Wild animals eaten locally on NEPA’s radar
THE NATIONAL Environment and Planning Agency (NEPA) has informed The Gleaner that there is a list of well-known wild animals that are eaten in Jamaica, whether legally or illegally, that was on its radar.
This list includes native species such as four species of birds that are legally hunted each year; the white-crowned pigeon ( Patagioenas leucocephala); the white-winged dove ( Zenaida asiatica); the zenaida dove ( Zenaida aurita), and the mourning dove ( Zenaida macroura).
There is also the illegal hunting of ducks such as the migratory blue-winged teal ( Spatula discors), the Northern Shoveler ( Spatula clypeata), and the endangered West Indian whistling duck ( Dendrocygna arborea).
Egrets such as the great egret ( Ardea alba), the snowy egret ( Egretta thula), and the great blue heron ( Ardea herodias) are known to be illegally hunted on a small scale.
“Likewise, recent reports suggest even the Greater Antillean Grackle or Cling-cling ( Quiscalus niger) are now targets for consumption. It is also known that in the rural areas, almost any type of bird is illegally hunted with a slingshot, mostly by boys,” NEPA said.
“Eggs of bird species inhabiting offshore cays such as black-necked stilt ( Himantopus mexicanus), brown noddy ( Anous stolidus), sooty tern ( Onychoprion fuscata), bridled tern ( Onychoprion anaethetus), and brown booby ( Sula leucogaster) are also harvested and sold as Booby eggs,” the agency said.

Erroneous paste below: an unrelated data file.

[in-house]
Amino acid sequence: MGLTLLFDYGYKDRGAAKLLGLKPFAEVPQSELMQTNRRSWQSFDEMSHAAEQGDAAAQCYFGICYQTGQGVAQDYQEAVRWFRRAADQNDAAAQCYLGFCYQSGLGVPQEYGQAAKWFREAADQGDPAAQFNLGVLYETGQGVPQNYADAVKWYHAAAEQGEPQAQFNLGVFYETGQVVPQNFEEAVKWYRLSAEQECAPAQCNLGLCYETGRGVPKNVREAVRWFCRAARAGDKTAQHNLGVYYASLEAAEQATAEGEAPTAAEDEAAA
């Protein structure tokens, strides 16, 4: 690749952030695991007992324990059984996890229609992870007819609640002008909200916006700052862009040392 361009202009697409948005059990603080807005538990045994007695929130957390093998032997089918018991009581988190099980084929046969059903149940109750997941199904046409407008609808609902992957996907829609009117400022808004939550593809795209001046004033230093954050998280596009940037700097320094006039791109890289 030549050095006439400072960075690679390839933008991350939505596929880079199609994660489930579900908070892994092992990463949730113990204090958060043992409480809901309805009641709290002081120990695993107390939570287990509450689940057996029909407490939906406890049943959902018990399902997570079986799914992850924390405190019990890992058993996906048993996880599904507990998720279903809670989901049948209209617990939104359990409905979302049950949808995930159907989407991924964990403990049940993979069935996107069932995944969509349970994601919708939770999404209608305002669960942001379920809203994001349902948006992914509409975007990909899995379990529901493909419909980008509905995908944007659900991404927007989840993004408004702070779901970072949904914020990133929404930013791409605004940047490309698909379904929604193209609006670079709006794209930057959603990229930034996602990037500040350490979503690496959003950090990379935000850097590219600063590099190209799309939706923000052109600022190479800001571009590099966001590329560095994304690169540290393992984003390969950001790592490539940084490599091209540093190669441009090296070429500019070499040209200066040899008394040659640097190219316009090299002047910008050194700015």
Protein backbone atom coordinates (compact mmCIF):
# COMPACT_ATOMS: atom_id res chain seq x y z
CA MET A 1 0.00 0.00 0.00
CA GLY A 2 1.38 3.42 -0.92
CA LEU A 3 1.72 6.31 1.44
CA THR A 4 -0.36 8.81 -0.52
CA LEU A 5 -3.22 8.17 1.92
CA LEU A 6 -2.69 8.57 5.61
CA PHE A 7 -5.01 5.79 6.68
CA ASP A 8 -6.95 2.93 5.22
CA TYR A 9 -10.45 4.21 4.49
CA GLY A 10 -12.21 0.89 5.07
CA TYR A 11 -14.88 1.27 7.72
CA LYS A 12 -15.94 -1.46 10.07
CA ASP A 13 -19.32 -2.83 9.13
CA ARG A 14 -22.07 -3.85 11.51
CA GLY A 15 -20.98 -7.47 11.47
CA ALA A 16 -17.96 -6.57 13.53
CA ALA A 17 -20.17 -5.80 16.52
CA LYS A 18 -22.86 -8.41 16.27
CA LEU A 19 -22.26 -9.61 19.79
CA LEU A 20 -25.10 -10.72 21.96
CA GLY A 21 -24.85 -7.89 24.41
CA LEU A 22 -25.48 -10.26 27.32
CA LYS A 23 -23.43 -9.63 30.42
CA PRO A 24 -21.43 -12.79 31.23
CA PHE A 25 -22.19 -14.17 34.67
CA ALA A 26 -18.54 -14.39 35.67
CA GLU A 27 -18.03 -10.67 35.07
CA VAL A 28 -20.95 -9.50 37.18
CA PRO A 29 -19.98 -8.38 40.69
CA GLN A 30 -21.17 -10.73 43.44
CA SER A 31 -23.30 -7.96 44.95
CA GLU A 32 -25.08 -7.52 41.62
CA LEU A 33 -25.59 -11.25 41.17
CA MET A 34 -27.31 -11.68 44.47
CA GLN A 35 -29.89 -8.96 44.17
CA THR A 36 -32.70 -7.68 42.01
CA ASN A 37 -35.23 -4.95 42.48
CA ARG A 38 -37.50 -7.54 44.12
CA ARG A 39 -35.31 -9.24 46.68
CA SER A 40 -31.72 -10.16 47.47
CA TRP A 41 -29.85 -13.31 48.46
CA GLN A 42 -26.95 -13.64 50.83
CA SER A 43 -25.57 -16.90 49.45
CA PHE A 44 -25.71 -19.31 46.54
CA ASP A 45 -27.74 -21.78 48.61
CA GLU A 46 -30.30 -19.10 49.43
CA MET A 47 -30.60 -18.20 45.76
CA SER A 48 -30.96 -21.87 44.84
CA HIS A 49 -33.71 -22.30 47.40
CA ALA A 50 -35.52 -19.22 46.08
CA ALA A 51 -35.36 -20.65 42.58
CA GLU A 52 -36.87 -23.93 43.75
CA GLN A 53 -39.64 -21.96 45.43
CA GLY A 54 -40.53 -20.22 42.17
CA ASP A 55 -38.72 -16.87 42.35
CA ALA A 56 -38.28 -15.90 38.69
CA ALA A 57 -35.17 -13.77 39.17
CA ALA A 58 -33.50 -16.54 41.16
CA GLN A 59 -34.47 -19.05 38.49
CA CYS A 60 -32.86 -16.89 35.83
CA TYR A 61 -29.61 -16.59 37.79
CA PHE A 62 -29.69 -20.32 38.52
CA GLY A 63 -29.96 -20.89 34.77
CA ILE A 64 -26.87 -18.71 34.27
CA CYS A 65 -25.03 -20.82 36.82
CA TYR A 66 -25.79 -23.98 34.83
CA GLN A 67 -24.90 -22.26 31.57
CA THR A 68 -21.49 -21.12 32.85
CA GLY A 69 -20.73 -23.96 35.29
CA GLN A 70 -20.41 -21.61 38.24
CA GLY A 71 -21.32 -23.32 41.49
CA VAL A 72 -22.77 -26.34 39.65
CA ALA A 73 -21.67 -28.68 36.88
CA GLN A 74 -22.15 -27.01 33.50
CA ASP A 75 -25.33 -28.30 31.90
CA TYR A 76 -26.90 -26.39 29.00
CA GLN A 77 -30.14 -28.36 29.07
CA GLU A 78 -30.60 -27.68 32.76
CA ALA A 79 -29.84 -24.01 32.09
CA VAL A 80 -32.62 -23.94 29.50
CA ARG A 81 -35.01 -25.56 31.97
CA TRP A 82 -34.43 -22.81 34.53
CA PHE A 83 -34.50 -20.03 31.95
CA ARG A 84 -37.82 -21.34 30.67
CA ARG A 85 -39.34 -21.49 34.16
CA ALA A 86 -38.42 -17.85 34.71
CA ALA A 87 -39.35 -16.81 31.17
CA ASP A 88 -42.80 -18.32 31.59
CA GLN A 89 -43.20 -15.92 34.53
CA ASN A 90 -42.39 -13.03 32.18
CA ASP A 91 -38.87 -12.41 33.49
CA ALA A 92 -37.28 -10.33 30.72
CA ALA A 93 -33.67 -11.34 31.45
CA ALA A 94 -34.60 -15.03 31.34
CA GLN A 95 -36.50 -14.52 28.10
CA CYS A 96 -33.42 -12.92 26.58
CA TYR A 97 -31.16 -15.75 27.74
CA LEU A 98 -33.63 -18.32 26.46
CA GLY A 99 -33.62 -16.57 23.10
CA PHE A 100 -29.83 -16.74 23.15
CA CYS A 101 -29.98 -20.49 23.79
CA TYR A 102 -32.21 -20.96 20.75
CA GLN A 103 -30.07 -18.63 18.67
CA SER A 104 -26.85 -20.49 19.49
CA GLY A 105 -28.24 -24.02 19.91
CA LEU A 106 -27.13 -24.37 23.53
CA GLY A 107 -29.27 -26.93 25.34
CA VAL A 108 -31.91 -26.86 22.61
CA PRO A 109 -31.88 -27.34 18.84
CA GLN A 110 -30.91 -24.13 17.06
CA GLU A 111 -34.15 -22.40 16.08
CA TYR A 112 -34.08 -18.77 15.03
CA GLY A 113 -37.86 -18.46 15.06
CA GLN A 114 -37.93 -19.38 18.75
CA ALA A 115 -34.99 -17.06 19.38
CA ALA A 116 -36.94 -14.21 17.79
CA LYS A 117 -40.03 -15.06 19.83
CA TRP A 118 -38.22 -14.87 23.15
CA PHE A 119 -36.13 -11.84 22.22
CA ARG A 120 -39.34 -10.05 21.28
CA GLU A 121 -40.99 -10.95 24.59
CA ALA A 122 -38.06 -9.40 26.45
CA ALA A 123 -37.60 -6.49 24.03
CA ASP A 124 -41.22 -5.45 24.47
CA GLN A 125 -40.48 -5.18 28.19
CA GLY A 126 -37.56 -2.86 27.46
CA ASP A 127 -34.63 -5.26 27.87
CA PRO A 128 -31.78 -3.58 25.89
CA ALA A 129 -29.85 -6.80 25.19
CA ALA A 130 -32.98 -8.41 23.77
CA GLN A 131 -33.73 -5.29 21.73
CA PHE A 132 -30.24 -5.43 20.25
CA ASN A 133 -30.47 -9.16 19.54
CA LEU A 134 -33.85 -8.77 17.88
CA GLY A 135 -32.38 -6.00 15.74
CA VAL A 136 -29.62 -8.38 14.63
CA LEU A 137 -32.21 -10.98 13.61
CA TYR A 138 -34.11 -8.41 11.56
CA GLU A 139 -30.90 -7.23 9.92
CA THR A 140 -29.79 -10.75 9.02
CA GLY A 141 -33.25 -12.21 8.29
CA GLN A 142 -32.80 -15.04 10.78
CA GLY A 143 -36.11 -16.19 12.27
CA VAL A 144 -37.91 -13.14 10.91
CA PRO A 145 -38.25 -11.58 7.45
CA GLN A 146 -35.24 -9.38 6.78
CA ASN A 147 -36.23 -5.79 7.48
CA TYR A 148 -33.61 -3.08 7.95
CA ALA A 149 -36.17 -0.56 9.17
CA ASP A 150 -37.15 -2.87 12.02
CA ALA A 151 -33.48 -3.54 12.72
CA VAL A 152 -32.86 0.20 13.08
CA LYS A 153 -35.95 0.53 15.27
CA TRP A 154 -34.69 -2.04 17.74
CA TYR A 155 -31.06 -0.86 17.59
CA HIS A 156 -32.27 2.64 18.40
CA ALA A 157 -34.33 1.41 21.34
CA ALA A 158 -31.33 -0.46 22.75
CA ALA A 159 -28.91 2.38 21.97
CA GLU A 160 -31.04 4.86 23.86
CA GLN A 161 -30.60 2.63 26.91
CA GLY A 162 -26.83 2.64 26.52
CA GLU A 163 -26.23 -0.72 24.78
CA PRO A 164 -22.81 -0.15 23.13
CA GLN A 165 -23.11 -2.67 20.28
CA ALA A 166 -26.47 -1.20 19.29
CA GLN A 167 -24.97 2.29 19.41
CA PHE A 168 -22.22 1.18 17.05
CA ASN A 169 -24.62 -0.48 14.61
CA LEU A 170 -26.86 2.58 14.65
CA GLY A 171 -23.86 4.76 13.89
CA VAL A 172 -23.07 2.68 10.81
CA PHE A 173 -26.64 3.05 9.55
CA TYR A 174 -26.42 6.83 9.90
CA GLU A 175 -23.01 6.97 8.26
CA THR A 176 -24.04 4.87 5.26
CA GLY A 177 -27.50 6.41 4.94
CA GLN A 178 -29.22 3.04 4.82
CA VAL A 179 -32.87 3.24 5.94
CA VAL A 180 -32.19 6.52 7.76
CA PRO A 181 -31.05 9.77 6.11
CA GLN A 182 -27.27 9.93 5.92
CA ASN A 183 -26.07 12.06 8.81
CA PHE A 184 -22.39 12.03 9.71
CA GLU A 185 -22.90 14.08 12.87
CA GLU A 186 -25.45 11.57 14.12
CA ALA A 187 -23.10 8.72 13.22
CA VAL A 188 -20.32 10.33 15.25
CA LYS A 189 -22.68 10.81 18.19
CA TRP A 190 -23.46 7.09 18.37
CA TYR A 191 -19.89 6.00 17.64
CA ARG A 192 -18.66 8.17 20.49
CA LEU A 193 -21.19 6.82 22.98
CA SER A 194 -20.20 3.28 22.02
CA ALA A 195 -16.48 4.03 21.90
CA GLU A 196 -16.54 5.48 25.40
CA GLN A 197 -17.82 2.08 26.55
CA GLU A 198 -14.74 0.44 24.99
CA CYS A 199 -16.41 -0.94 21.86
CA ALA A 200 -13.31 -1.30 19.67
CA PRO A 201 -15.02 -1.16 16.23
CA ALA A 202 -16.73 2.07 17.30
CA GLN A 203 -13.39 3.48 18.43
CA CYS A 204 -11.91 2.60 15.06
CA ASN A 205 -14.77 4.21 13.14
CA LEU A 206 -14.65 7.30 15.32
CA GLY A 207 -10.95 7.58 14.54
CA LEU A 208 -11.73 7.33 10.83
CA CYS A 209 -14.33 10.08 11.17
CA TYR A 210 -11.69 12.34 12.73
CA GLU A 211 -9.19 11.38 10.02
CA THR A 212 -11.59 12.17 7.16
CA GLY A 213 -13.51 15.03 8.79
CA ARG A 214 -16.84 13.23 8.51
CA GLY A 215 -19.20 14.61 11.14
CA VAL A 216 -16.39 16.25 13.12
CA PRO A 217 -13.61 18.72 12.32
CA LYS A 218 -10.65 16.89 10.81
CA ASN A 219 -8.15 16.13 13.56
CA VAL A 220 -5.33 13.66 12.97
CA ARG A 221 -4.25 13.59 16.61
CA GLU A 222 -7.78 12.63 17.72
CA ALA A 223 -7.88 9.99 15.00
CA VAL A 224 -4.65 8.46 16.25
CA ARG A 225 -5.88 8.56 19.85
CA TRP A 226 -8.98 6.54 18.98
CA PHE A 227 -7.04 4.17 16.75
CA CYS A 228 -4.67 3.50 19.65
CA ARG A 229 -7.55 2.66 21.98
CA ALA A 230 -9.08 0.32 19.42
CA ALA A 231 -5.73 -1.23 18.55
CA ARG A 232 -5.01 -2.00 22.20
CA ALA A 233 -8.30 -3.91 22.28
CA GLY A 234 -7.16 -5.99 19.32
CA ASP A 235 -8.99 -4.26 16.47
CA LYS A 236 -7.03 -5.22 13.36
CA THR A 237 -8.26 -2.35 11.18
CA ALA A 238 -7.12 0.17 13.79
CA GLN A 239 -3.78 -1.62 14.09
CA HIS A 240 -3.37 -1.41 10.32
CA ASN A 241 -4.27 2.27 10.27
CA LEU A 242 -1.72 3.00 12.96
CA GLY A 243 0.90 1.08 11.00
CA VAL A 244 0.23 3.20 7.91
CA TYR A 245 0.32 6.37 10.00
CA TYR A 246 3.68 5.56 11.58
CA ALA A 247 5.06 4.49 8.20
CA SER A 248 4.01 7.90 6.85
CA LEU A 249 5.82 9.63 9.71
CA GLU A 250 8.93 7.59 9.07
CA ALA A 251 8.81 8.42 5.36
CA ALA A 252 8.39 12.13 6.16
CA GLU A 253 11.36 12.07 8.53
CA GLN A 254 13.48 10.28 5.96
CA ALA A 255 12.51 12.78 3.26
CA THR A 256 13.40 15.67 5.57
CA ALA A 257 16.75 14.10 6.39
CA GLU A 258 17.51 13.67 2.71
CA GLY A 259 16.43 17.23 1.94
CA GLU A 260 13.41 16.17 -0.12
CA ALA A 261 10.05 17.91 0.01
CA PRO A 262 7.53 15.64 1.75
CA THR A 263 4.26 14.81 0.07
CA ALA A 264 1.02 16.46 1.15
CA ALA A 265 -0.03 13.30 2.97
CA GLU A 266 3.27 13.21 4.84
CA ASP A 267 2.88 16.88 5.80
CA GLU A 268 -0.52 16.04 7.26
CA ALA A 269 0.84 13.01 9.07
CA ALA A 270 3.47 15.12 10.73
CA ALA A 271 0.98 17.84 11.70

There are also unconfirmed reports that suggest that the Jamaican boa is occasionally consumed mainly by a small portion of the population. One such unconfirmed report states that the blood of the snake is also mixed with alcohol and consumed.
Surveys in the form of questionnaires administered by the NEPA gathered information suggesting that snakes are caught and often sold for obeah, especially lotto scammers in Negril.
The Jamaican boa is also heavily persecuted and killed due to the false belief that it is venomous.
The agency reported that the Jamaican coney or mountain rabbit ( Geocapromys brownii) was once an important source of meat for the native Taino Indians, who once occupied the island. It is known to be hunted on a very small scale in localised rural communities.
Anecdotal reports suggest that the Jamaican slider turtle or pond turtle ( Trachemys terrapen) is also poached by a small portion of the population.
Similarly, anecdotal reports of the West Indian manatee or sea cow ( Trichechus manatus manatus) suggest that it is captured and the meat sold subsequently. Fishermen are known to have caught manatees – sometimes accidentally – in their nets.